Black History Month | Spalding Volleyball’s Cheneta Robinson Earns Accolades as Up-and-Coming Coach

Steve Jones
Spalding volleyball coach Cheneta Robinson

Spalding University is spotlighting faculty, staff and student leaders every Friday during Black History Month, including, this week, volleyball coach Cheneta Robinson.

In addition to her efforts in leading Spalding University to victories on the volleyball court, coach Cheneta Robinson has been an up-and-coming leader in increasing diversity in her sport and profession.

Robinson, who is in her third season at Spalding, has received multiple accolades and been selected for multiple programs that exist to support and enhance diversity in volleyball.

“The sport that I coach is not predominately played by Black athletes, so it’s always nice when I see more Black coaches in that sport because I think it encourages younger athletes who are Black or of color to participate and try and possibly even see themselves as a coach one day,” Robinson said. “It’s definitely rewarding, and there’s a sense of appreciation.”

Robinson was a 2019 recipient of the American Volleyball Coaches Association’s Diversity Award, which created training and networking opportunities along with a trip to the AVCA’s national convention, and she is currently participating in the Pac-12 Conference’s Diversity Mentorship program, in which she has regular meetings with the volleyball and athletics staff of the University of Oregon.

Robinson, who was an All-American player at NCAA Division II Indianapolis and came to Spalding after serving as an assistant coach at Division I Evansville, said she never had a Black volleyball coach when she was a player.

Now that she has become a coach she hopes she and colleagues can “set a foundation” for increased diversity in the future.

“In my coaching generation, I’m sure there are more Black coaches – female and male – than there were before,” Robinson said, “and I’m hoping the generations to come (experience) that (increase) as well.”

Robinson, who also is an assistant coach for the high-level 18-and-under club team for KIVA (Kentucky Indiana Volleyball Academy), said that 2019 AVCA Diversity Award provided the opportunity to build long-lasting relationships with other award recipients and learn from coaching colleagues from across the country. She was one of 14 nationally to receive the award. In December 2020, she was part of a Diversity Development Team of coaches who presented at the AVCA Virtual Convention.

“You’re in this huge area (at the national convention) with people who have been doing this for years and years, and you just want to take it all in,” said Robinson, who also received a 2014 AVCA Minority Scholarship while she was a grad assistant at Virginia Commonwealth. “It’s even better when you can do it with a group of people who are in the same boat as you wanting to take it all in, too, plus knowing that you still have that network when it’s over.”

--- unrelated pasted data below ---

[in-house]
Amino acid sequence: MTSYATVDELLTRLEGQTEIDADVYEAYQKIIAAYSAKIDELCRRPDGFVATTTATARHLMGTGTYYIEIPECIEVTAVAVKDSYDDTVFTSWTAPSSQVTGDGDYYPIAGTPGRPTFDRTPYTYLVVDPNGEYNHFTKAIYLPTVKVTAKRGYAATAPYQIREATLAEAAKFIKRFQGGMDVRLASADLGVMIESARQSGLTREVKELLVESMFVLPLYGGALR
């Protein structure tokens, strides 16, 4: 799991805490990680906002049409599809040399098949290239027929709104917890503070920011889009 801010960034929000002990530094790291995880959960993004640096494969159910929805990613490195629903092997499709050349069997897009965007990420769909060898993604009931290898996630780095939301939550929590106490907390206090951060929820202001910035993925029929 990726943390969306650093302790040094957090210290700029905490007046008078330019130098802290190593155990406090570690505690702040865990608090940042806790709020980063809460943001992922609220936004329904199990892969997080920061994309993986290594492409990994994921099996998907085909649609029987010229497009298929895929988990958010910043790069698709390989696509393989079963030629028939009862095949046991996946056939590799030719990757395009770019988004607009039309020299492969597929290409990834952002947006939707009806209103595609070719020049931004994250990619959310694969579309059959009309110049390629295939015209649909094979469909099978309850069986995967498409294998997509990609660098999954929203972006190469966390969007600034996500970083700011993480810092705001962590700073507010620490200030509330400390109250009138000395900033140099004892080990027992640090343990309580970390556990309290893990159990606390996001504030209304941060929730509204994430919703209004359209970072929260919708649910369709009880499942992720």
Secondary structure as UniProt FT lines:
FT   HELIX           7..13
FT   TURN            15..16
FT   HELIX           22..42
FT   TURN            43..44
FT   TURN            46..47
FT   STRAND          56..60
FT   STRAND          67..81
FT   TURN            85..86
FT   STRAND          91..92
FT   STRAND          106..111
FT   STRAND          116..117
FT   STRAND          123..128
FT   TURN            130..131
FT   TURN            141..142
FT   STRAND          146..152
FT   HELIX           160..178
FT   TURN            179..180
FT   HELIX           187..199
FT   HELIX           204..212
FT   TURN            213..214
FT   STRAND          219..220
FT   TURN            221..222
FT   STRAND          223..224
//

Last fall, the Pac-12 Diversity Mentorship program was launched, providing Robinson with another opportunity for high-level professional development.  She was among six coaches selected as mentees to be paired with a coaching staff from the powerhouse Pac-12 for months of meetings about volleyball strategy, leadership, recruiting, athletic compliance and other topics. Robinson was assigned to coach Matt Ulmer’s Oregon staff, and she can call and bounce ideas off Ulmer and the Ducks anytime.

“I’m so excited about this,” Robinson said. “Every time I talk about it, I just get the biggest smile on my face. It’s just been amazing to have that opportunity. It’s just an opportunity to be exposed to this abundance of knowledge.”

Three years ago, Spalding gave Robinson the opportunity to take the next step in her career and enter the head-coaching ranks.

“It gave me the opportunity to explore what I wanted to do in coaching, which is to really build a program, and that’s what I’m doing,” she said.

Robinson has been a service-minded leader in Spalding’s athletic department. She is a coaching advisor for the Student Athletic Advisory Committee, which has participated in service projects around campus and the community, including a recent clothing drive that collected hundreds of articles of clothes that will be donated.

Robinson is eager to finally have the Golden Eagles back on the court competing.

Spalding (0-1) will play host Eureka and Iowa Wesleyan Friday night in the second and third matches of a season that was postponed six months and cut in half due to the pandemic. Spalding will play a 14-match conference-only schedule before wrapping up the season in the St. Louis Intercollegiate Athletic Conference Tournament March 27-April 2.

“I think the players have been handling it well and have been very flexible, which is a great trait to have,” she said. “I think what they have taken away from it is just a gratitude to be able to do this. Some conferences canceled volleyball all together, so we are fortunate to be able to play.”

Spalding went 11-19 (9-9 SLIAC) last season, making a 10-victory improvement over the previous year, and the Golden Eagles, who were voted No. 4 in the preseason poll, will be looking to make additional strides this spring.

Spalding will rely on veterans Cassy Jones, Mya Summers, Sarah Richards and Samantha Robison, and the coach said any number of newcomers, including Kendall Mattison, Gianna Fondren, Maggie Purichia and Hannah Holland, could make an impact.

“Everybody is instrumental and important, and I hope we’re able to put it all together,” Robinson said.